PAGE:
Plane Coffee Mom

Chatting about Mission Aviation over coffee

My story, your story

It’s strange the way a story grows, the twists and turns it takes. It’s interesting to read and incredible to hear. Living the story is sometimes another matter. In my story, I’ve often wanted to skim the present, skipping to the end of a scene, the resolution of a problem, or the closure of a conflict. Yet when I look back at my story, each part of life that I wanted to skip was as full of joy as it was of sorrow, and each chapter of joy contained sorrow. It almost seems that one cannot exist without growing the other.


And while my story has had its difficult questions, harder still are the questions that arise in my boys’ stories, harder to wait while they resolve their conflicts and harder to stand by while they make choices. And my friends stories, while unique, are also similar. We laugh and we cry, we hurry and we linger. We worry and we trust.

I look back and think how sensible faith would have been or was. Yet in the moment, faith is hard. It’s always hard. Not because I don’t believe God has this situation, but because I’d like to control it. I’d like to call it before it happens and understand the outcome for better planning. So, I often choose to fret.

Hope is another choice that is an obviously good option. Yet despair knocks on the door of my mind. Fear of the future seeps in and I forget that I know the end of the story. The end is good. Perfect, actually. And in this moment, for this situation, I can choose hope.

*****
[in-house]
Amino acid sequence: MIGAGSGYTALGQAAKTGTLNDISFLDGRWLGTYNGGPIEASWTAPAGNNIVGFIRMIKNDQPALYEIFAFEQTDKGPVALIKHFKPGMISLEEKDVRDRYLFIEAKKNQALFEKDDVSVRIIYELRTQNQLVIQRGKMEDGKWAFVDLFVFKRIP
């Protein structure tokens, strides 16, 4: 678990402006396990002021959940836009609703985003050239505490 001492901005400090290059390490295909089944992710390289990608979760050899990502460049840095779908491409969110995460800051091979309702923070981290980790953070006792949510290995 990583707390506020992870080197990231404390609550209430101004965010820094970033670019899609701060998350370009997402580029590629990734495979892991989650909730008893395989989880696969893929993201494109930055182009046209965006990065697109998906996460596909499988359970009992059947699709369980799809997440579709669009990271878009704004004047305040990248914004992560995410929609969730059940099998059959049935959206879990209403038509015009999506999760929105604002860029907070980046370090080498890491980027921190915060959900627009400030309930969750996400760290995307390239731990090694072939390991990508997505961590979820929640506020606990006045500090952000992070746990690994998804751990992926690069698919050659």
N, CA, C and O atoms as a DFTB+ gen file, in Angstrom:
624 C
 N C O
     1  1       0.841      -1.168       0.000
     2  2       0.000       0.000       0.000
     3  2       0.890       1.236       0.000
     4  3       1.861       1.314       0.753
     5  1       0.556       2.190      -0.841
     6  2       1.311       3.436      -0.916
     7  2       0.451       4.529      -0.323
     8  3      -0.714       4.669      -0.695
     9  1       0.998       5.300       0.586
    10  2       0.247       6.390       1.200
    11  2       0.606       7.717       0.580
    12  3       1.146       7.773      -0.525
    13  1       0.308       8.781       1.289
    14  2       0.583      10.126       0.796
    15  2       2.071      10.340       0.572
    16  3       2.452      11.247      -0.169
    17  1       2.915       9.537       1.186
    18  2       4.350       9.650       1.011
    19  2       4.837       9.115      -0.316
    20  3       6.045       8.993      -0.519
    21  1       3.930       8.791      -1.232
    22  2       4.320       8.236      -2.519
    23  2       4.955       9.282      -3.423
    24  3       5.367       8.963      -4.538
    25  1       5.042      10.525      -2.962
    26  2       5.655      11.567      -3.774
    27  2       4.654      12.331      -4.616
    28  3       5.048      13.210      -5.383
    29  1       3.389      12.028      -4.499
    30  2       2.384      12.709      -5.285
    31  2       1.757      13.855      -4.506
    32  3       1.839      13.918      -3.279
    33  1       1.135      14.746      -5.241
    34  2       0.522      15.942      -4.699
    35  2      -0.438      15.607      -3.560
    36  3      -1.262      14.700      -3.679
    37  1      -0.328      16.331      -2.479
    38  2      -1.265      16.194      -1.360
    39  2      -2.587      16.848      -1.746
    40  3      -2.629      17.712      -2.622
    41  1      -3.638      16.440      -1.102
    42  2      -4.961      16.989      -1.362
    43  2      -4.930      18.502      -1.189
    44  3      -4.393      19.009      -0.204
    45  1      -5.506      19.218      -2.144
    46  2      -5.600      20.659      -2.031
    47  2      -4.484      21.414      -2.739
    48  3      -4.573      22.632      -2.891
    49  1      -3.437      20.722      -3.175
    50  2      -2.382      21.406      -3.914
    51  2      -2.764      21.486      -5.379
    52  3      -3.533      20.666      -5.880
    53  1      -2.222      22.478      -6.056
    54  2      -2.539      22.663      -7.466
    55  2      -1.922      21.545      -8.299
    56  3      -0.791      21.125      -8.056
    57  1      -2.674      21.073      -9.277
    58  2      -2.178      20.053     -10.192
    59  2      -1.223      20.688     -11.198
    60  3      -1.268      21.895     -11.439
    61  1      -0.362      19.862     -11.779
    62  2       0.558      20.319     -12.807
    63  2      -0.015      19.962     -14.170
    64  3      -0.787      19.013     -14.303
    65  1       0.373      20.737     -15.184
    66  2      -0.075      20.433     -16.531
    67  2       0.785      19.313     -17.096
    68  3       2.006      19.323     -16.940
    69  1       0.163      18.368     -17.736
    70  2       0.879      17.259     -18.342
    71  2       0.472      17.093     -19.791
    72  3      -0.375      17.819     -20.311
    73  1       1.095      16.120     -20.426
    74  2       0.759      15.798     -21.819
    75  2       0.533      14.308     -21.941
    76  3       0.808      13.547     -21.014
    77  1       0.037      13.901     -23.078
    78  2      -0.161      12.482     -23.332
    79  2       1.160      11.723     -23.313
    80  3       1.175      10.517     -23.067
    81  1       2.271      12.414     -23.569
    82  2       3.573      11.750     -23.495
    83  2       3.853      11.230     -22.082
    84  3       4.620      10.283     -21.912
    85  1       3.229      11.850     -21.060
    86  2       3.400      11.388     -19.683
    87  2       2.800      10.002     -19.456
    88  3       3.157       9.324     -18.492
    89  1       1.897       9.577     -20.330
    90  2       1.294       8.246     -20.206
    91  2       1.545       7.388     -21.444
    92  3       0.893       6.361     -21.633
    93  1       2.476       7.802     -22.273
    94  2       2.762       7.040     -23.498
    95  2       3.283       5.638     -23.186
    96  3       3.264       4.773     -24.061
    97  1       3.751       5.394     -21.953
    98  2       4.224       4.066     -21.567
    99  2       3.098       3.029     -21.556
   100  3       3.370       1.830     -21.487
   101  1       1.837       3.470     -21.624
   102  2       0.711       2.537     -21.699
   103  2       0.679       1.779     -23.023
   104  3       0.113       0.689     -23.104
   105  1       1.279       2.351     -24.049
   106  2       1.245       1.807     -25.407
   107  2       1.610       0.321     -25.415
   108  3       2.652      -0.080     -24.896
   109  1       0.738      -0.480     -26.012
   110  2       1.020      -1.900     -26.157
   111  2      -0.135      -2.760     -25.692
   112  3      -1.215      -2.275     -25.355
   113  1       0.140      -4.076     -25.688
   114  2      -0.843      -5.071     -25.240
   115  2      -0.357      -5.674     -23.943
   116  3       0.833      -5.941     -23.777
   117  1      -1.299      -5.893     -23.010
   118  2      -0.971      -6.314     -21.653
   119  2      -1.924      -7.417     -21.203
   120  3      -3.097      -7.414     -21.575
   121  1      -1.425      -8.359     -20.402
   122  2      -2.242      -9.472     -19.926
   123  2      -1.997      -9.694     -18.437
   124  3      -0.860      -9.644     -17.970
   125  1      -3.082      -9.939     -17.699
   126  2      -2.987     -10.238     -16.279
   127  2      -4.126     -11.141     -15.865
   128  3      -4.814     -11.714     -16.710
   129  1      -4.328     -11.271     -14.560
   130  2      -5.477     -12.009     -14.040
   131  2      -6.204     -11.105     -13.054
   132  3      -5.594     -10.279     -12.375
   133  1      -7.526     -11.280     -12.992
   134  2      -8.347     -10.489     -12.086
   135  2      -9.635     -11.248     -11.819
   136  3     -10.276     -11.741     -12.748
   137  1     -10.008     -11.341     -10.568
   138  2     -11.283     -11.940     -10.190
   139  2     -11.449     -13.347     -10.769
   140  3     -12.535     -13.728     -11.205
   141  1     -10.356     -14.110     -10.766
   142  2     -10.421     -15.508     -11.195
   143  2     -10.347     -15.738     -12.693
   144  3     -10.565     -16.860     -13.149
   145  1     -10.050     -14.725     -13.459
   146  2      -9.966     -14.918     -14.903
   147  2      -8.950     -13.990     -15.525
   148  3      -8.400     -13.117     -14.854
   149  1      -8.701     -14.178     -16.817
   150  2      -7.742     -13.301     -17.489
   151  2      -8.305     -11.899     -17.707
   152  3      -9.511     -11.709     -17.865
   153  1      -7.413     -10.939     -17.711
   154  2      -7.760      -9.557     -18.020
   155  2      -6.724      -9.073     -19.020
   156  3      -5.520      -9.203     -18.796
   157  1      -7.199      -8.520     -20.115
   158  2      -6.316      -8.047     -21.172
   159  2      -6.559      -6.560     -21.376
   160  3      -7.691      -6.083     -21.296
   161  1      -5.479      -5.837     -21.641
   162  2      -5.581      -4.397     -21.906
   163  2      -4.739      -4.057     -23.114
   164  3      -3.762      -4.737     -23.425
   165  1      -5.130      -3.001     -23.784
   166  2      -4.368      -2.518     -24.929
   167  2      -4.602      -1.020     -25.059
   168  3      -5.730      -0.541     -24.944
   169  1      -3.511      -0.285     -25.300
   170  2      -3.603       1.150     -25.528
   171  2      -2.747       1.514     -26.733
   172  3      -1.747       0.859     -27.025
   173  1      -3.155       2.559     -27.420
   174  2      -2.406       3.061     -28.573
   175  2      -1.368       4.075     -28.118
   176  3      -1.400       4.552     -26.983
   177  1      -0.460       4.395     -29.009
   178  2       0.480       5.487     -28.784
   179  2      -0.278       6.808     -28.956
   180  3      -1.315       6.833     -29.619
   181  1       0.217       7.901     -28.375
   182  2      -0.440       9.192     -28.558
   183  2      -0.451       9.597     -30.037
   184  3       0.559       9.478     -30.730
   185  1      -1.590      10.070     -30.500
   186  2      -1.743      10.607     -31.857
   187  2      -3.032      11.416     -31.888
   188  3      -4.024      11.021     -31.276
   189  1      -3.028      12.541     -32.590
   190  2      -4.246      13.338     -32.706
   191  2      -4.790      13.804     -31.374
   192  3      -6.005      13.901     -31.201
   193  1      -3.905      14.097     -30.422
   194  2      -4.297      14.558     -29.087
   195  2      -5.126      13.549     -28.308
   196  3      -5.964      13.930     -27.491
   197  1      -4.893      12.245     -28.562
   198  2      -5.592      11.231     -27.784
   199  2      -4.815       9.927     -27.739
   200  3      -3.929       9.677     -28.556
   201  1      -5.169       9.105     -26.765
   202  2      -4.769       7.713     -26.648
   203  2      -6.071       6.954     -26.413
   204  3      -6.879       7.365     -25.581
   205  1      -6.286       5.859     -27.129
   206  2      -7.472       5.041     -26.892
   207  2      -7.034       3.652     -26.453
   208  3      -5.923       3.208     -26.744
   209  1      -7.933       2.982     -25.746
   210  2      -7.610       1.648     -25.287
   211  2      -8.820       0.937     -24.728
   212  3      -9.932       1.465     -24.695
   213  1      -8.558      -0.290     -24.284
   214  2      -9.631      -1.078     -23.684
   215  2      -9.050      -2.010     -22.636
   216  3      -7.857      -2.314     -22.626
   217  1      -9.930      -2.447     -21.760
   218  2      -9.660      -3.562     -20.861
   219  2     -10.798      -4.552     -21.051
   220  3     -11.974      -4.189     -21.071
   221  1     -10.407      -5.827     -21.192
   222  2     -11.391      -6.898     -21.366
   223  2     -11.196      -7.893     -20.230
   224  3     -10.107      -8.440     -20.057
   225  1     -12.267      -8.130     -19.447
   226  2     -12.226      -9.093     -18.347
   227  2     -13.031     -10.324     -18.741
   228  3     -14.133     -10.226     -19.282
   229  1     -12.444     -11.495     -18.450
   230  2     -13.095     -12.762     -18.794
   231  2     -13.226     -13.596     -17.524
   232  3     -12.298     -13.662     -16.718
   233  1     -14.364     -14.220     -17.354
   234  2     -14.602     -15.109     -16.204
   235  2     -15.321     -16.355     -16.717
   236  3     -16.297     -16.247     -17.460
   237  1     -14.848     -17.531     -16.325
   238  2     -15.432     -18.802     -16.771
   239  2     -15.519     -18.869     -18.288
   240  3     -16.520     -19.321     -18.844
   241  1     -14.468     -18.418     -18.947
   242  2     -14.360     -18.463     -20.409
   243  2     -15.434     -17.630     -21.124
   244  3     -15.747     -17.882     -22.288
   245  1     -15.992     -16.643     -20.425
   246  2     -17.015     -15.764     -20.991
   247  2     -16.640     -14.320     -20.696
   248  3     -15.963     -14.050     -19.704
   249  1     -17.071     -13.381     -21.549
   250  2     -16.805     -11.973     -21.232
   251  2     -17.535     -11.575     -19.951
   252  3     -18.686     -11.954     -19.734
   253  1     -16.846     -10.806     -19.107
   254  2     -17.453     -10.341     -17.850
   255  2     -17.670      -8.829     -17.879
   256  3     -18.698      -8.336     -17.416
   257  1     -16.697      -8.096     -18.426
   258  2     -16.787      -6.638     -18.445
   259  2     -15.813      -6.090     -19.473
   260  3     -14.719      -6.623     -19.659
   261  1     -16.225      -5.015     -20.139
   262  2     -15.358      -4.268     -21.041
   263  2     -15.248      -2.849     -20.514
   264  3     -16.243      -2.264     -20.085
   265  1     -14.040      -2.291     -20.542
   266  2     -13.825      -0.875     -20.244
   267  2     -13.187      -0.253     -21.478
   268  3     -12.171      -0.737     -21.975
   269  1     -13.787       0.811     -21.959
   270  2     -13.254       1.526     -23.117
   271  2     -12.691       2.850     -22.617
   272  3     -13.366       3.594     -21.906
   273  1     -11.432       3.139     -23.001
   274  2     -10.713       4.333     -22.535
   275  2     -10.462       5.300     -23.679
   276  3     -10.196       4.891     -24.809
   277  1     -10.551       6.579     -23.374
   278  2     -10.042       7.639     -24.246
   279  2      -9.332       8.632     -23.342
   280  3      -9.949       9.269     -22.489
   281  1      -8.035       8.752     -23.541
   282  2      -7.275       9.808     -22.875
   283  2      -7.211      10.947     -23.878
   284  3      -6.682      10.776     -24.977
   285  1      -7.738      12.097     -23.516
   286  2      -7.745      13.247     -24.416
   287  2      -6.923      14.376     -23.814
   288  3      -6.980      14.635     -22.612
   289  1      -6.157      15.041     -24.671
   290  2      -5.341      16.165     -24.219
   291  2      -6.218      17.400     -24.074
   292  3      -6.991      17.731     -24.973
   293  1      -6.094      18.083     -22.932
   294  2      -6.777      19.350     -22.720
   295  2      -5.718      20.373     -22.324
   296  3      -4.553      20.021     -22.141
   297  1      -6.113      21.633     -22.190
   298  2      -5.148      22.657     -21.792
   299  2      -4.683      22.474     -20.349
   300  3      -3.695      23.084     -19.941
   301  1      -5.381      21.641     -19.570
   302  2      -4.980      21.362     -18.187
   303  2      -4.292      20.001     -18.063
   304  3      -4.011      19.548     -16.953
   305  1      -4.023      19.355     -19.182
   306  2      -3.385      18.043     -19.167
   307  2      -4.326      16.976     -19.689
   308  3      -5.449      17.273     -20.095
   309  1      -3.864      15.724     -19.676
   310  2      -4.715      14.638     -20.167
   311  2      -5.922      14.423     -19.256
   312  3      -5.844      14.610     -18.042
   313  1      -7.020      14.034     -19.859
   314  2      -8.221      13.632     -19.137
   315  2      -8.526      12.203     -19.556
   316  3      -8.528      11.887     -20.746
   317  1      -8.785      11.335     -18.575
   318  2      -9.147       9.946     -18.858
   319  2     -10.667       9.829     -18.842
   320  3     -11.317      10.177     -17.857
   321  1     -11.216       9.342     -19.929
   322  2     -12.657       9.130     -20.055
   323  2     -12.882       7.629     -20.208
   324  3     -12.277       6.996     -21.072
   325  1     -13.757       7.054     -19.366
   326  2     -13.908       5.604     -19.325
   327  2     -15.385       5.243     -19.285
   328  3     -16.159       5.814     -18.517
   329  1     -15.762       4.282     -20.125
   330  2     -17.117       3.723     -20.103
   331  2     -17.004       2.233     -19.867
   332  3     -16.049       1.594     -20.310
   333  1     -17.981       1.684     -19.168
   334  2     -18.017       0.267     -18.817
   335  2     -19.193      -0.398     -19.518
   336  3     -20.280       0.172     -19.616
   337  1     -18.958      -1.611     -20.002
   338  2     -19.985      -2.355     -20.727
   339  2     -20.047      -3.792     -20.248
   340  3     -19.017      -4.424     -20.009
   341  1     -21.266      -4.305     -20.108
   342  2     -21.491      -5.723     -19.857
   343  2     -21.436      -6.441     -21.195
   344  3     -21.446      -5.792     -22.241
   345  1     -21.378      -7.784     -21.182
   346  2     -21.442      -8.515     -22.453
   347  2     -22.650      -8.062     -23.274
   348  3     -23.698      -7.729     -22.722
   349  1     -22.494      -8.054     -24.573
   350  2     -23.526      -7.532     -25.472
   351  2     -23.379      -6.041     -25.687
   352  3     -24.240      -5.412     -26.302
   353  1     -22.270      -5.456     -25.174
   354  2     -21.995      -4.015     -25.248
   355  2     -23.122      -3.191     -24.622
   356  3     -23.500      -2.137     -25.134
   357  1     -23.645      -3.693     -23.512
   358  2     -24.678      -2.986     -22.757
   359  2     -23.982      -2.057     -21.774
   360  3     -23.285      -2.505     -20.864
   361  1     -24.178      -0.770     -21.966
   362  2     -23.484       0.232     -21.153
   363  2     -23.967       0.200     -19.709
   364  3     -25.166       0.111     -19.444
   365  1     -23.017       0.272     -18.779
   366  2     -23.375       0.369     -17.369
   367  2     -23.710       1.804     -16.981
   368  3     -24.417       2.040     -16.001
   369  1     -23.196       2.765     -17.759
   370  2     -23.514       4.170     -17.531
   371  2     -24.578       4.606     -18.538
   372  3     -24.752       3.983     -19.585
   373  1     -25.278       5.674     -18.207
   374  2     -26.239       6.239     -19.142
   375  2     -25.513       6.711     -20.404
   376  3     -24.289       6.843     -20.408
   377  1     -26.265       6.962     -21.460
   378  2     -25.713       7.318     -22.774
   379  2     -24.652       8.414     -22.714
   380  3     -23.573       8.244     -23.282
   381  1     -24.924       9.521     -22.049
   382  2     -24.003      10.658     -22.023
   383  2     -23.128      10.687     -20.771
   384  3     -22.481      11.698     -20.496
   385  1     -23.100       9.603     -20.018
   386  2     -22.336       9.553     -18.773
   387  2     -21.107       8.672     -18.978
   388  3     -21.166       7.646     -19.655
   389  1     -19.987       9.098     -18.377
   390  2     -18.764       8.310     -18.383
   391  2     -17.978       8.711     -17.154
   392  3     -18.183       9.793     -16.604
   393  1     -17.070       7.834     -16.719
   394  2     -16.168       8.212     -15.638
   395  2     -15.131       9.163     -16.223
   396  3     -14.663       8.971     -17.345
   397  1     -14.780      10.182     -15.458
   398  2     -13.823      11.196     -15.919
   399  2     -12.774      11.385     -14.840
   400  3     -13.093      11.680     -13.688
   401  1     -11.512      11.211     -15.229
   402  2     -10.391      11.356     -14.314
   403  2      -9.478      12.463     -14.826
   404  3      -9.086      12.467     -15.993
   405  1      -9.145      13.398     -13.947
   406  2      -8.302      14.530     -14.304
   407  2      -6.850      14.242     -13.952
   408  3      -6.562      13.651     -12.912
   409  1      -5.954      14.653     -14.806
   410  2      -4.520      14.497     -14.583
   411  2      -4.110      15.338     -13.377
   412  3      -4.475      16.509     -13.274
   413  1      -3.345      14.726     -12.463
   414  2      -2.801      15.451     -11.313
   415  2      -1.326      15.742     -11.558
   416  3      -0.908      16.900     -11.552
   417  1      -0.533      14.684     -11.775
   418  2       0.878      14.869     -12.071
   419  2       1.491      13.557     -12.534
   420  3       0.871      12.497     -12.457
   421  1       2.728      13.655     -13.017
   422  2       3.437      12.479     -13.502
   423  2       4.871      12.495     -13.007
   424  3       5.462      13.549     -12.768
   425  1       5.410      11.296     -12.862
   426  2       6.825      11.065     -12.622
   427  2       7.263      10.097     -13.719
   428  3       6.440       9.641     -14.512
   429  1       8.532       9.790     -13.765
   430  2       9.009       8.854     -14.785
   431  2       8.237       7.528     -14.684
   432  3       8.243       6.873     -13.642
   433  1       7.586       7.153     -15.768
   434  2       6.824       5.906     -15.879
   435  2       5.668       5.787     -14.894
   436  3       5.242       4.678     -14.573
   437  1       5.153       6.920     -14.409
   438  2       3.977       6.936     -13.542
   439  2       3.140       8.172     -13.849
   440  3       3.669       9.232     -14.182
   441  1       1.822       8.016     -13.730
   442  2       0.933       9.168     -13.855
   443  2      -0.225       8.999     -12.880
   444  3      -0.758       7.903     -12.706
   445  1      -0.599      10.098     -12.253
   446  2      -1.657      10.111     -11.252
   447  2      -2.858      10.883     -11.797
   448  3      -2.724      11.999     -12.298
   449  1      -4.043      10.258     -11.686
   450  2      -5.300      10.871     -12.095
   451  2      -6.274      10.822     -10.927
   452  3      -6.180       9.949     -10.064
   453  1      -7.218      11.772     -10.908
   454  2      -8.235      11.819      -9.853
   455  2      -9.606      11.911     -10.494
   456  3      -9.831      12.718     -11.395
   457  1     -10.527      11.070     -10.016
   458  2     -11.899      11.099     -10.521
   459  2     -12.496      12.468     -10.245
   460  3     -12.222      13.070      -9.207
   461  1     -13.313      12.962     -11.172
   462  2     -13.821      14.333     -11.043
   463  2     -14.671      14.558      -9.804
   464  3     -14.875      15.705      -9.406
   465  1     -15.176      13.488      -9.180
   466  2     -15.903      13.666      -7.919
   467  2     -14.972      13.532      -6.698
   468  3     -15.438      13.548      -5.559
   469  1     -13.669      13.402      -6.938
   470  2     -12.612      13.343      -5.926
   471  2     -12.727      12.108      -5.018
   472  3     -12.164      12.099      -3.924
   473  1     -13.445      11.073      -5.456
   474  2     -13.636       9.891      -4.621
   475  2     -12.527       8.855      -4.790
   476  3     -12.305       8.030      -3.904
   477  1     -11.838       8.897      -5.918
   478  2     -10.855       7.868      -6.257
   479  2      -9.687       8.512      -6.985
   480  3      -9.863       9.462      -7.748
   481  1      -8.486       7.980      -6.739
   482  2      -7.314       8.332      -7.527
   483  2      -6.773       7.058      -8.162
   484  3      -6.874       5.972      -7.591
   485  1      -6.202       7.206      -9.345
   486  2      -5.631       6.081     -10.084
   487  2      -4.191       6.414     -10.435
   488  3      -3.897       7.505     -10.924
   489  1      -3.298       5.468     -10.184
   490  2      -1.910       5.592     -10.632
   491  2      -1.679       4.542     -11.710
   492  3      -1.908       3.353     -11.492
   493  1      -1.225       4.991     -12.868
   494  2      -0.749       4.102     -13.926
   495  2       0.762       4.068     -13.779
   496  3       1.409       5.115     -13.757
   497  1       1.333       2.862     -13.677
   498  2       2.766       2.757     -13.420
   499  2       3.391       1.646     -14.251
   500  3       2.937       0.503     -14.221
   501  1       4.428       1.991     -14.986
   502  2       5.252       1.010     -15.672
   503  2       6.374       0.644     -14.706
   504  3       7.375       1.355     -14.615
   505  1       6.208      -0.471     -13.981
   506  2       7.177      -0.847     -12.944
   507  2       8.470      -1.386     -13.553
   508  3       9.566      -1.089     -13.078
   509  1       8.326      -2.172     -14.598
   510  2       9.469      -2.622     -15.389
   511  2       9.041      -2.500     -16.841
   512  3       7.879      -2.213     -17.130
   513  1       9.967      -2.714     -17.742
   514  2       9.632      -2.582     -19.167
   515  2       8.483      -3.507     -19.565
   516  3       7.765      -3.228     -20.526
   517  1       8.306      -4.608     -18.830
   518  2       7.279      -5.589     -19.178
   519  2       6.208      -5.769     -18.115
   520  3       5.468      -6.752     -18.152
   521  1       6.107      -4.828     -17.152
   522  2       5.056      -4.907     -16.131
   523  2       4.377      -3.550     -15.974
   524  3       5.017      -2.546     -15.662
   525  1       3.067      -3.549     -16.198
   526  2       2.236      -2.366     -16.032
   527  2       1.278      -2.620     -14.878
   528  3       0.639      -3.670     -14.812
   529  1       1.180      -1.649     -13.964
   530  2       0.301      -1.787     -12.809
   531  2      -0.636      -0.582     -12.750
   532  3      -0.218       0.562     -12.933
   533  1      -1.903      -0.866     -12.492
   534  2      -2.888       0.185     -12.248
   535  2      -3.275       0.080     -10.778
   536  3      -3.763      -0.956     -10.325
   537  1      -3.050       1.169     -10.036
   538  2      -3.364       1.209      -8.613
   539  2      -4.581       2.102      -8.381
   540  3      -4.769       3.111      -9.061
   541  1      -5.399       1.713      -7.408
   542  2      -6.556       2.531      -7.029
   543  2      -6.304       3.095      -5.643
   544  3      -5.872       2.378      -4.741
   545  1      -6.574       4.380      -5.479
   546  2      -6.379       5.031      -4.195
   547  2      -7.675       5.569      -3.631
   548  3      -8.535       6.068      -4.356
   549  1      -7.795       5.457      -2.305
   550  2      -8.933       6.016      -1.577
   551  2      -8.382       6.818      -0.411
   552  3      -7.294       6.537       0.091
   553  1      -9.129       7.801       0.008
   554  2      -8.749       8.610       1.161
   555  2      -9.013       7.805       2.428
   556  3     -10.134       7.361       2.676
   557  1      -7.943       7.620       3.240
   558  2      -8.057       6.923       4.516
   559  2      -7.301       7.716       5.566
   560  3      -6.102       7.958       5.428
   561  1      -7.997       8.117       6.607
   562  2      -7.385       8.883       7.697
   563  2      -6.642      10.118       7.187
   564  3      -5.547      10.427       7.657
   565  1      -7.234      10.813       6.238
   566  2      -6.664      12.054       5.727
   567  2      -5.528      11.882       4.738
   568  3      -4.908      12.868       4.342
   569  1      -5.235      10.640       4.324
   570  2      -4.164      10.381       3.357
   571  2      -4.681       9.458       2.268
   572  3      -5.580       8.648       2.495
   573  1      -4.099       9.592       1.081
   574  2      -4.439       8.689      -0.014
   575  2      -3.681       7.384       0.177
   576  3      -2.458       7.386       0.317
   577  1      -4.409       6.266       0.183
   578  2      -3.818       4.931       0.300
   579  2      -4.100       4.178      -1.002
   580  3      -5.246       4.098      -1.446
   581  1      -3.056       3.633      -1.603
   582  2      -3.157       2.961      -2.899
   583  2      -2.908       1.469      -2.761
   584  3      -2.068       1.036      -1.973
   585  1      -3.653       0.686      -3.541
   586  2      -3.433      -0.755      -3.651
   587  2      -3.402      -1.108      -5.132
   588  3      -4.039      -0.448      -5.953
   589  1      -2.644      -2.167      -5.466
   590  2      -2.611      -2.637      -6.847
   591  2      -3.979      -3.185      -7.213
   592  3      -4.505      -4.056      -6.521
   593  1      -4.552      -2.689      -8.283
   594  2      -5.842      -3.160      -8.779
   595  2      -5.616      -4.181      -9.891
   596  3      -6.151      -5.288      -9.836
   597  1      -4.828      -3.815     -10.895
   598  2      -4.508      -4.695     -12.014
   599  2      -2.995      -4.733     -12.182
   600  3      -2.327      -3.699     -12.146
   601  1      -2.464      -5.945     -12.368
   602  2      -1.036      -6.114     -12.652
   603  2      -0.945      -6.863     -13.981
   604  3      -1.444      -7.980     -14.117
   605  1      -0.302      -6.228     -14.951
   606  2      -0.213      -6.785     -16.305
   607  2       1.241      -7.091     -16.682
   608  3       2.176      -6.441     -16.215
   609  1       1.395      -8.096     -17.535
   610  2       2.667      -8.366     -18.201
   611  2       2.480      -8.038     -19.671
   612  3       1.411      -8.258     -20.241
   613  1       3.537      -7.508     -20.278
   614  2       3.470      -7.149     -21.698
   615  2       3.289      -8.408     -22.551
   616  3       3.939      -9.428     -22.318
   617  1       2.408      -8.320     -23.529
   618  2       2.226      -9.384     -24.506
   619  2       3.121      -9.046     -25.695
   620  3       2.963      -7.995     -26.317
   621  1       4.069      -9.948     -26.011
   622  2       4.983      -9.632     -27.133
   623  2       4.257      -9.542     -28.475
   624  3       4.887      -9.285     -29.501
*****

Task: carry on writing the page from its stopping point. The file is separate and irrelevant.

And the greatest of these is love, the easiest option to let go when things get tough. I want to hole up in my problems and misery, but truth says that love is a better choice. Instead of looking out only for myself, I can look out for other people also. I can choose to reach out instead of wishing other people would make more effort. I can choose to act kindly and humbly.

Faith, hope, love. They all ask me to take a longer view of the pain and the tears, to read the story as though I already know the ending. I do, after all.


The Retreat




  1. Pearl Allard

    Thank you, Cynthia. What a powerful ending! Timely. I appreciate your encouragement.

  2. Sue Plett

    Well put, Cynthia! The word ‘control’ hit me…..and the choice we have to ‘let go and let God’ (even though we know that is the best way) is especially difficult where our kids are concerned (and even harder when it’s grandkids!) 🙂 May God give us grace to make the right choice and trust Him. Remembering the ‘end of the story’ is an awesome thought! Thanks for sharing your heart.

    • Amen, it is grace we are constantly in need of. May we accept it and pass it on today… thanks for the kind works, Sue!

  3. Loved this post, Cynthia! I could almost ‘hear’ your heart behind the words and I could relate with your longing for your children’s stories to end well. I’m back home in the U.S. and the stories that are most pressing on my heart are those of my parents and I realize that they are in their last chapters and how each moment I have with them is precious. Lifting you in prayer. .

    • Will be praying that your time with your parents is laced with good memories and love. Blessings, Hulda!

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